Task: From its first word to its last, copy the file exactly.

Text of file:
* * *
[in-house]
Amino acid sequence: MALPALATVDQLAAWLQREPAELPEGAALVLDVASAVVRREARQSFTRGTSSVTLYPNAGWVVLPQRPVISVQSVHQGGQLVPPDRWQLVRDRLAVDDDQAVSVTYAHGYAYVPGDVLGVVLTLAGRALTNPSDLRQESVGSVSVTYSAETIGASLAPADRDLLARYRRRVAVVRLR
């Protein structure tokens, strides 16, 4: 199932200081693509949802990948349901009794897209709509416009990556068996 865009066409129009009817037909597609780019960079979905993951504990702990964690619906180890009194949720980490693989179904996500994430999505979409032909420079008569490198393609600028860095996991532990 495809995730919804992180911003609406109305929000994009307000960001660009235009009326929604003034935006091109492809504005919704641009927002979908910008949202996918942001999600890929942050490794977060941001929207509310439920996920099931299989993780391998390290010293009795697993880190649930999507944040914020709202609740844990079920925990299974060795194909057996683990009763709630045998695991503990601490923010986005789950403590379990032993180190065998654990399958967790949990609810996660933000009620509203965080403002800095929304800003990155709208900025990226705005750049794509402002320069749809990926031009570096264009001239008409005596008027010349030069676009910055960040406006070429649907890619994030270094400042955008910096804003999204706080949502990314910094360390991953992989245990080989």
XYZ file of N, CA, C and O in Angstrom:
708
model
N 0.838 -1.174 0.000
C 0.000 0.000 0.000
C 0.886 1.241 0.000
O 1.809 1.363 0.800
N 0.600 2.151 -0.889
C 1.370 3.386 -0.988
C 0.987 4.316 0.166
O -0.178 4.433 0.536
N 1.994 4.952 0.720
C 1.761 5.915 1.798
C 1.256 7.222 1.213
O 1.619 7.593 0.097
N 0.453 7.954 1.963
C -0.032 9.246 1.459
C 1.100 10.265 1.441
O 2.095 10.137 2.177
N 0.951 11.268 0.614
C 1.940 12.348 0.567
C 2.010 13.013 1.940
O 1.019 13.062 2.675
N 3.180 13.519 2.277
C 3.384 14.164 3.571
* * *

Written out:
[in-house]
Amino acid sequence: MALPALATVDQLAAWLQREPAELPEGAALVLDVASAVVRREARQSFTRGTSSVTLYPNAGWVVLPQRPVISVQSVHQGGQLVPPDRWQLVRDRLAVDDDQAVSVTYAHGYAYVPGDVLGVVLTLAGRALTNPSDLRQESVGSVSVTYSAETIGASLAPADRDLLARYRRRVAVVRLR
């Protein structure tokens, strides 16, 4: 199932200081693509949802990948349901009794897209709509416009990556068996 865009066409129009009817037909597609780019960079979905993951504990702990964690619906180890009194949720980490693989179904996500994430999505979409032909420079008569490198393609600028860095996991532990 495809995730919804992180911003609406109305929000994009307000960001660009235009009326929604003034935006091109492809504005919704641009927002979908910008949202996918942001999600890929942050490794977060941001929207509310439920996920099931299989993780391998390290010293009795697993880190649930999507944040914020709202609740844990079920925990299974060795194909057996683990009763709630045998695991503990601490923010986005789950403590379990032993180190065998654990399958967790949990609810996660933000009620509203965080403002800095929304800003990155709208900025990226705005750049794509402002320069749809990926031009570096264009001239008409005596008027010349030069676009910055960040406006070429649907890619994030270094400042955008910096804003999204706080949502990314910094360390991953992989245990080989």
XYZ file of N, CA, C and O in Angstrom:
708
model
N 0.838 -1.174 0.000
C 0.000 0.000 0.000
C 0.886 1.241 0.000
O 1.809 1.363 0.800
N 0.600 2.151 -0.889
C 1.370 3.386 -0.988
C 0.987 4.316 0.166
O -0.178 4.433 0.536
N 1.994 4.952 0.720
C 1.761 5.915 1.798
C 1.256 7.222 1.213
O 1.619 7.593 0.097
N 0.453 7.954 1.963
C -0.032 9.246 1.459
C 1.100 10.265 1.441
O 2.095 10.137 2.177
N 0.951 11.268 0.614
C 1.940 12.348 0.567
C 2.010 13.013 1.940
O 1.019 13.062 2.675
N 3.180 13.519 2.277
C 3.384 14.164 3.571